Longoria joined select company by becoming the 150th Major League player to hit 300 career home runs, while Webb struck out a career-high eight over seven innings in his longest outing for the Giants (12-16), who extended their winning streak to a season-high four games.
Joey Bart, San Francisco's No. 1 prospect per MLB Pipeline, also achieved a notable milestone, working a 10-pitch walk with the bases loaded in the seventh inning to collect his first career RBI. He added a 103.4 mph double off the bricks in right field in the second, giving him two extra-base hits in his first two big league games.
“He’s pretty good, huh?” Webb said, grinning.
The Giants figure to see Webb and Bart paired as a battery for years to come, as the 23-year-olds are viewed as big pieces of the club’s future.
“I definitely think they did a nice job together,” manager Gabe Kapler said. “Without getting too far out in front of ourselves, I’m excited about Logan individually and the steps forward he’s taken, and certainly excited about Joey’s start. He’s been great so far in just about every element of the game.”
Webb limited the D-backs to two runs on five hits, lowering his ERA to 3.29. His strong outing was backed by a pair of two-run homers from Longoria and Wilmer Flores, who hammered a go-ahead shot off former D-backs teammate Robbie Ray in the fifth for his team-leading seventh home run of the year. The red-hot Flores has homered in three consecutive games, the longest streak of his career, and has collected 10 RBIs over that span.
“I’d like him to leave some runners out there for me,” joked Longoria, who hit behind Flores. “But of course, putting runs on the board like he has been doing is huge for the club.”
Longoria opened the scoring with his milestone blast in the third inning. The 34-year-old third baseman crushed a fastball from Ray halfway up the left-field bleachers for a two-run shot that gave the Giants a 2-0 lead. Longoria's third homer of the year came off the bat at 109.1 mph and traveled a projected 394 feet, according to Statcast.
“I’ve never really thought about personal numbers, but it is special,” Longoria said. “My wife continued to remind me before the year started that I was only three short. She really likes even numbers, so I had to make sure I got there. It feels good to have it out of the way, and in a win. We’re playing really well right now, and obviously it makes moments like this a lot more special.”
Longoria is the 10th player to hit No. 300 in a Giants uniform, joining Mel Ott, Johnny Mize, Willie Mays, Willie McCovey, Reggie Smith, Barry Bonds, Moises Alou, Steve Finley and Carlos Beltrán. Longoria hit the first 261 home runs of his career with the Rays, who selected him with the No. 3 overall pick in the 2006 MLB Draft and developed him into a three-time All-Star, three-time Gold Glove Award winner and the '08 American League Rookie of the Year.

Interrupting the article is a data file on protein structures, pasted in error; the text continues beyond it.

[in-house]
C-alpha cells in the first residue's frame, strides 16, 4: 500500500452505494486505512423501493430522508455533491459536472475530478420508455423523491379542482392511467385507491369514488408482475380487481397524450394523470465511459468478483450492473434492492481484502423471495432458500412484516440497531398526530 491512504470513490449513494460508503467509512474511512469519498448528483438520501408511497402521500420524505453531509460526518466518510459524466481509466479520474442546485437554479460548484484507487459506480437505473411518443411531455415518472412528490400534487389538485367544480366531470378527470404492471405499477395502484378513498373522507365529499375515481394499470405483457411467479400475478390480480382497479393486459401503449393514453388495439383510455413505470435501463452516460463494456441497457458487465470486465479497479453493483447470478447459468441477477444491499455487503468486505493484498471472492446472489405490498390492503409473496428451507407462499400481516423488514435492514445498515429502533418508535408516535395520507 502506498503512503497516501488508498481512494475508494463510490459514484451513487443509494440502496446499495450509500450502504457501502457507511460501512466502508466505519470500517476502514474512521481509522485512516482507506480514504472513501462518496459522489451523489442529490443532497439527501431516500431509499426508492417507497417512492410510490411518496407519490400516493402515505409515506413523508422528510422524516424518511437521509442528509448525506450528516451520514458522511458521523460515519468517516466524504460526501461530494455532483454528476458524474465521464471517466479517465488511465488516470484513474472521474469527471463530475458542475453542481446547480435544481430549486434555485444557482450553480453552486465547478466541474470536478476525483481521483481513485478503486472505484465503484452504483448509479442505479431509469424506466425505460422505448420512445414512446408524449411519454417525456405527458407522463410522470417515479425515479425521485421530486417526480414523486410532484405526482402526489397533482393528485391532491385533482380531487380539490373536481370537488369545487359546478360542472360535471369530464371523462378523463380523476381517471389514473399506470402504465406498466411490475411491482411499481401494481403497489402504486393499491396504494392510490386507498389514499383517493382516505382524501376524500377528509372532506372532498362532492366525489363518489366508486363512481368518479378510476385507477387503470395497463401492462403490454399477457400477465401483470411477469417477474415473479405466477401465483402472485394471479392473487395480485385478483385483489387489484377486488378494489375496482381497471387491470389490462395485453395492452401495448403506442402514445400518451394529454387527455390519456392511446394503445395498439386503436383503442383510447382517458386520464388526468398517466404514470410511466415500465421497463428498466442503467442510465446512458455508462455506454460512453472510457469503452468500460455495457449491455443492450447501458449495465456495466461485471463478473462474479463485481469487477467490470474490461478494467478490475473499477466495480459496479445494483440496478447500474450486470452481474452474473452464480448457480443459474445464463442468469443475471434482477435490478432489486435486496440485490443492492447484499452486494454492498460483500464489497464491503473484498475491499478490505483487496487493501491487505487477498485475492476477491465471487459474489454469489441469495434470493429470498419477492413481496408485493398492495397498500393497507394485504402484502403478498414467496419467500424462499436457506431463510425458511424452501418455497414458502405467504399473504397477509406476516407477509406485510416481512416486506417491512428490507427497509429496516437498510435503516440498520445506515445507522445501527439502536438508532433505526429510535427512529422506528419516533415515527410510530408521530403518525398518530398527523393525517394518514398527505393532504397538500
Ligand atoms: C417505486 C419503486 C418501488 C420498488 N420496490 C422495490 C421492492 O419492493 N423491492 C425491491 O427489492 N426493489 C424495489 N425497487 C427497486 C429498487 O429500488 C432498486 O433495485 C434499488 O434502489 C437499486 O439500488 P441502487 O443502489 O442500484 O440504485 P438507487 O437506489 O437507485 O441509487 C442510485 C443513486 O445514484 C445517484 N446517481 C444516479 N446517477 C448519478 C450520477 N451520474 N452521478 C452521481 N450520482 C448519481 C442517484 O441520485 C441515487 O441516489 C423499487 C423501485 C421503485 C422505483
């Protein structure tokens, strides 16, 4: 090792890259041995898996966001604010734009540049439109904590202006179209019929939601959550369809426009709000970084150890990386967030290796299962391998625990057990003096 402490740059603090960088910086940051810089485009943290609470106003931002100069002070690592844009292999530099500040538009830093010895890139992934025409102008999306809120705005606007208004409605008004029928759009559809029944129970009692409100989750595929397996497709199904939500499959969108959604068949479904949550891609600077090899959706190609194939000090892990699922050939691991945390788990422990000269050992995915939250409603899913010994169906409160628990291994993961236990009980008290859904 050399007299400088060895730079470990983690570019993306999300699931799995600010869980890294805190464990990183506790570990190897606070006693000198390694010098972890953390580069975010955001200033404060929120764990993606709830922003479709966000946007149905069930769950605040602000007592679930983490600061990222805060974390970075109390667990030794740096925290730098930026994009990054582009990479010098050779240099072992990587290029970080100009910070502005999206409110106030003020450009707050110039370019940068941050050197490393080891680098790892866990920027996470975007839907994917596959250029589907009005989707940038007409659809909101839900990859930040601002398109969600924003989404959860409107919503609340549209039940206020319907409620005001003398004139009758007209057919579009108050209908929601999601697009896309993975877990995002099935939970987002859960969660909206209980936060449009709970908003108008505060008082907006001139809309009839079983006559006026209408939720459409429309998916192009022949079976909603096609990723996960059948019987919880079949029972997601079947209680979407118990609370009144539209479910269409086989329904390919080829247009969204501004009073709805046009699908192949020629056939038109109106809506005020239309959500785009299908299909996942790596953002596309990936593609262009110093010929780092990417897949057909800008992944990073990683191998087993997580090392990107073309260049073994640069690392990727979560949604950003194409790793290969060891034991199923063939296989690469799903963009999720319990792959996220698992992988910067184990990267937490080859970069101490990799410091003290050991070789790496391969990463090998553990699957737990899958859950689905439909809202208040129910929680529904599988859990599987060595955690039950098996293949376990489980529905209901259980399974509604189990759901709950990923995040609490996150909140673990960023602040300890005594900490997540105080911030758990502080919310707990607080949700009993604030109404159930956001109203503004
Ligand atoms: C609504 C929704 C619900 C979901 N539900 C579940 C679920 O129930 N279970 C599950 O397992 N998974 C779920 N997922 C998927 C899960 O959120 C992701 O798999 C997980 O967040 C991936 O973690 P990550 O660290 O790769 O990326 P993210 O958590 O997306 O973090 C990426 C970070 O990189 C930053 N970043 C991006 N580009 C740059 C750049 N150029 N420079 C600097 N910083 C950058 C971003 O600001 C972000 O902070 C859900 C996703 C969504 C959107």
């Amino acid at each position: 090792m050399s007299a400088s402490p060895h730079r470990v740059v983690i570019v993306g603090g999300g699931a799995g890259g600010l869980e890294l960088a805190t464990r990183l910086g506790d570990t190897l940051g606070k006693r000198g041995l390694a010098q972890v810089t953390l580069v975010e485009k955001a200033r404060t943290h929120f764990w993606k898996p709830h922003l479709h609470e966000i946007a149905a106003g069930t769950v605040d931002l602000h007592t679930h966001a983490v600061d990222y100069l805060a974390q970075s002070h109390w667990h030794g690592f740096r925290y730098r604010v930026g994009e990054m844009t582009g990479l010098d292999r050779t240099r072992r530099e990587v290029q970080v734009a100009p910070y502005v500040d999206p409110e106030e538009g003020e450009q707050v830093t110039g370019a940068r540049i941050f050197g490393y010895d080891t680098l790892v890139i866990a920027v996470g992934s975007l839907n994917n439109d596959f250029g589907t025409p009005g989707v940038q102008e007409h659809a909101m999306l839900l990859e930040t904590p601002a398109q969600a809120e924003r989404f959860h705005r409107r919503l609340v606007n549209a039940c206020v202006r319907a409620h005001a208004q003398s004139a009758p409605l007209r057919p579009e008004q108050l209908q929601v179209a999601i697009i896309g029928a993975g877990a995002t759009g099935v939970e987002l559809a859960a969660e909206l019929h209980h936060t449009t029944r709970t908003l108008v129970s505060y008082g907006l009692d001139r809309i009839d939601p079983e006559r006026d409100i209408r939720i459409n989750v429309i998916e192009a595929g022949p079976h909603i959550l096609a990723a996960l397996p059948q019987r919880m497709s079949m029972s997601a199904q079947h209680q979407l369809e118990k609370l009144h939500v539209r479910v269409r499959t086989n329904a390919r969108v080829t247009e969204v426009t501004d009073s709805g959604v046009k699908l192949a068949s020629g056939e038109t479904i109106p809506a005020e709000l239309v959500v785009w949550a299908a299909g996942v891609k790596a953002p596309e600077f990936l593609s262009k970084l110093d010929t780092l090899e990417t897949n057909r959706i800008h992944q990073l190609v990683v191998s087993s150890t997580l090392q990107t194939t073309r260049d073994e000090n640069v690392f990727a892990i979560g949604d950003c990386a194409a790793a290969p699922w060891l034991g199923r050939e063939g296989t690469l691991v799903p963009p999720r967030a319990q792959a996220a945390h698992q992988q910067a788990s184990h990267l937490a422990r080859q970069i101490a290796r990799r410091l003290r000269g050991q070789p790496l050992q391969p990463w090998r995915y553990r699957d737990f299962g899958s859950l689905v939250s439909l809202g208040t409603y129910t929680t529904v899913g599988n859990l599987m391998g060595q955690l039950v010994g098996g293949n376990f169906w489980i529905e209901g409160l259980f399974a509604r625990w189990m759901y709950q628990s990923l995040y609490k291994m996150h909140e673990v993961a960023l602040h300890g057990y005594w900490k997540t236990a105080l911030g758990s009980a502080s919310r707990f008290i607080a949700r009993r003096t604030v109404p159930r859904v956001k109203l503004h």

Kapler has enjoyed a unique vantage point to Longoria’s career arc. Kapler played with Longoria on the Rays in 2009-10, and he's now managing him with the Giants, who traded for Longoria in December 2017. Kapler said he wasn’t surprised by Longoria’s ability to consistently excel in the Majors since his early days in Tampa.
“I think what I saw in Evan at that point was just a really genuine, good human being,” Kapler said. “A good teammate, and somebody who put winning first. Three hundred home runs later, it isn’t a surprise, frankly. He was that good then, and he’s had just an incredible career. I’m really, really happy for him, and I know his teammates are as well.”
Webb said he grew up a fan of Longoria and tried to imitate his batting stance during his freshman and sophomore seasons in high school.
“I wasn’t as successful as he was,” Webb said.
Webb is doing just fine as a pitcher, though. He needed 73 pitches to get through the first four innings, but he became more efficient as he pitched deeper into the game. After allowing a pair of runs in the fourth on back-to-back doubles by Christian Walker and David Peralta and an RBI single by Eduardo Escobar, Webb bounced back to retire 10 of the final 11 batters he faced. He departed after throwing 102 pitches, the highest total of his career.
“It was a different game in the second half for Logan,” Kapler said. “Early on, he was actually making pitches and doing a nice job, but he was also falling behind and having to battle back into counts. He was able to execute pitches, but he wasn’t attacking the same way he did in the later innings. At that point, he got super efficient, started to get in the zone and looked for early contact. I think he really learned that it doesn’t hurt him. His stuff is good enough that he can just attack with it.”
Kapler said he also thought Bart took an important step forward in his development in the seventh, when the D-backs issued an intentional walk to Alex Dickerson to load the bases for the young catcher. Bart fell behind, 1-2, and fouled off five pitches before drawing a 10-pitch walk to plate a run and extend the Giants’ lead to 5-2.
“In that situation, a lot of young guys might come out of their strike zone and swing at some bad pitches,” Longoria said. “He fought off some tough ones and ended up having a great at-bat there.
“I think he’s been really composed, kind of the same guy that I saw both in Spring Training and in Summer Camp. I think he’s really proven that he’s ready to play here. I think he’s got a pretty high ceiling. He’s going to be pretty special.”